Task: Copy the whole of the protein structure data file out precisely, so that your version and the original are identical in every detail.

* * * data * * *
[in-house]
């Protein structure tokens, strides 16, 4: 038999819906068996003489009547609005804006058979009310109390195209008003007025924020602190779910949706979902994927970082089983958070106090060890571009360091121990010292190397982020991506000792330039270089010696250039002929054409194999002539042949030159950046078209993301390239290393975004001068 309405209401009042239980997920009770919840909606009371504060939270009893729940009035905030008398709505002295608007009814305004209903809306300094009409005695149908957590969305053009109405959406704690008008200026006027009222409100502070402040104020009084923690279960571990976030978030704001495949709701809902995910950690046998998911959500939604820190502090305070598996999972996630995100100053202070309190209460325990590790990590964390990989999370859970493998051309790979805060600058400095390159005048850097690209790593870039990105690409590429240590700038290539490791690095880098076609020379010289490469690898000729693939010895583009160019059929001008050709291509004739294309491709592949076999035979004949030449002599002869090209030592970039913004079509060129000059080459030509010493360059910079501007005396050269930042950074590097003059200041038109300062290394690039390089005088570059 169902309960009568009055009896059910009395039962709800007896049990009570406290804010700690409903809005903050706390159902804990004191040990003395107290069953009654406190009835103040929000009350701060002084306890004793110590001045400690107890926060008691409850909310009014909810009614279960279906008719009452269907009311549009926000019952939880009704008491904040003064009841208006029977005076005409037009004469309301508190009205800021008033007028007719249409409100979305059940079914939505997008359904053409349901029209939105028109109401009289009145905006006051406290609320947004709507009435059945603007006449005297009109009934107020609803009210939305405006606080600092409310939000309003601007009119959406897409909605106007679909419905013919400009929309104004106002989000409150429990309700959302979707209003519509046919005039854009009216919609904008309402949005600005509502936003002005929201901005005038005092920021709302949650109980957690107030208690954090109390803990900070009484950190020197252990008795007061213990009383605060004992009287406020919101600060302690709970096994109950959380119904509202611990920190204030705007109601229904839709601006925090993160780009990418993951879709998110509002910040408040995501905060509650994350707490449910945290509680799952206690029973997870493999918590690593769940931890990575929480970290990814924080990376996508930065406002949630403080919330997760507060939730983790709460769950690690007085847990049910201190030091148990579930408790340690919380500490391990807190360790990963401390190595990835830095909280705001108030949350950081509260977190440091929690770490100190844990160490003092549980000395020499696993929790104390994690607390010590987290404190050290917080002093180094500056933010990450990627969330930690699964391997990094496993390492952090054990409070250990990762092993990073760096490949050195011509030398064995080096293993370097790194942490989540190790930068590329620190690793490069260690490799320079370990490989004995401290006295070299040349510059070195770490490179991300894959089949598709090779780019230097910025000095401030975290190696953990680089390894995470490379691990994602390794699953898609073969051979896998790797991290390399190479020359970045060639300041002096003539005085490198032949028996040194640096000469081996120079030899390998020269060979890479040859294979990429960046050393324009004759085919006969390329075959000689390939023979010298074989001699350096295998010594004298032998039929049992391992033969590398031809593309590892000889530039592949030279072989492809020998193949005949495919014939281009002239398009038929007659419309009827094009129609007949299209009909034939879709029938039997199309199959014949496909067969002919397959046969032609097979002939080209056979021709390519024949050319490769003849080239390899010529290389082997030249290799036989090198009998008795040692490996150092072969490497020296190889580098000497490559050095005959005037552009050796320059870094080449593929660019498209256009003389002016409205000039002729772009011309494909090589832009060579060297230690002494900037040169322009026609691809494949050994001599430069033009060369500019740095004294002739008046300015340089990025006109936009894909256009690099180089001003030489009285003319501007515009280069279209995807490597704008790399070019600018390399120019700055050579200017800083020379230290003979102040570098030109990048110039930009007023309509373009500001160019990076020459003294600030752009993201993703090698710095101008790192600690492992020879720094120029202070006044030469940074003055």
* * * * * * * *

[in-house]
């Protein structure tokens, strides 16, 4: 038999819906068996003489009547609005804006058979009310109390195209008003007025924020602190779910949706979902994927970082089983958070106090060890571009360091121990010292190397982020991506000792330039270089010696250039002929054409194999002539042949030159950046078209993301390239290393975004001068 309405209401009042239980997920009770919840909606009371504060939270009893729940009035905030008398709505002295608007009814305004209903809306300094009409005695149908957590969305053009109405959406704690008008200026006027009222409100502070402040104020009084923690279960571990976030978030704001495949709701809902995910950690046998998911959500939604820190502090305070598996999972996630995100100053202070309190209460325990590790990590964390990989999370859970493998051309790979805060600058400095390159005048850097690209790593870039990105690409590429240590700038290539490791690095880098076609020379010289490469690898000729693939010895583009160019059929001008050709291509004739294309491709592949076999035979004949030449002599002869090209030592970039913004079509060129000059080459030509010493360059910079501007005396050269930042950074590097003059200041038109300062290394690039390089005088570059 169902309960009568009055009896059910009395039962709800007896049990009570406290804010700690409903809005903050706390159902804990004191040990003395107290069953009654406190009835103040929000009350701060002084306890004793110590001045400690107890926060008691409850909310009014909810009614279960279906008719009452269907009311549009926000019952939880009704008491904040003064009841208006029977005076005409037009004469309301508190009205800021008033007028007719249409409100979305059940079914939505997008359904053409349901029209939105028109109401009289009145905006006051406290609320947004709507009435059945603007006449005297009109009934107020609803009210939305405006606080600092409310939000309003601007009119959406897409909605106007679909419905013919400009929309104004106002989000409150429990309700959302979707209003519509046919005039854009009216919609904008309402949005600005509502936003002005929201901005005038005092920021709302949650109980957690107030208690954090109390803990900070009484950190020197252990008795007061213990009383605060004992009287406020919101600060302690709970096994109950959380119904509202611990920190204030705007109601229904839709601006925090993160780009990418993951879709998110509002910040408040995501905060509650994350707490449910945290509680799952206690029973997870493999918590690593769940931890990575929480970290990814924080990376996508930065406002949630403080919330997760507060939730983790709460769950690690007085847990049910201190030091148990579930408790340690919380500490391990807190360790990963401390190595990835830095909280705001108030949350950081509260977190440091929690770490100190844990160490003092549980000395020499696993929790104390994690607390010590987290404190050290917080002093180094500056933010990450990627969330930690699964391997990094496993390492952090054990409070250990990762092993990073760096490949050195011509030398064995080096293993370097790194942490989540190790930068590329620190690793490069260690490799320079370990490989004995401290006295070299040349510059070195770490490179991300894959089949598709090779780019230097910025000095401030975290190696953990680089390894995470490379691990994602390794699953898609073969051979896998790797991290390399190479020359970045060639300041002096003539005085490198032949028996040194640096000469081996120079030899390998020269060979890479040859294979990429960046050393324009004759085919006969390329075959000689390939023979010298074989001699350096295998010594004298032998039929049992391992033969590398031809593309590892000889530039592949030279072989492809020998193949005949495919014939281009002239398009038929007659419309009827094009129609007949299209009909034939879709029938039997199309199959014949496909067969002919397959046969032609097979002939080209056979021709390519024949050319490769003849080239390899010529290389082997030249290799036989090198009998008795040692490996150092072969490497020296190889580098000497490559050095005959005037552009050796320059870094080449593929660019498209256009003389002016409205000039002729772009011309494909090589832009060579060297230690002494900037040169322009026609691809494949050994001599430069033009060369500019740095004294002739008046300015340089990025006109936009894909256009690099180089001003030489009285003319501007515009280069279209995807490597704008790399070019600018390399120019700055050579200017800083020379230290003979102040570098030109990048110039930009007023309509373009500001160019990076020459003294600030752009993201993703090698710095101008790192600690492992020879720094120029202070006044030469940074003055």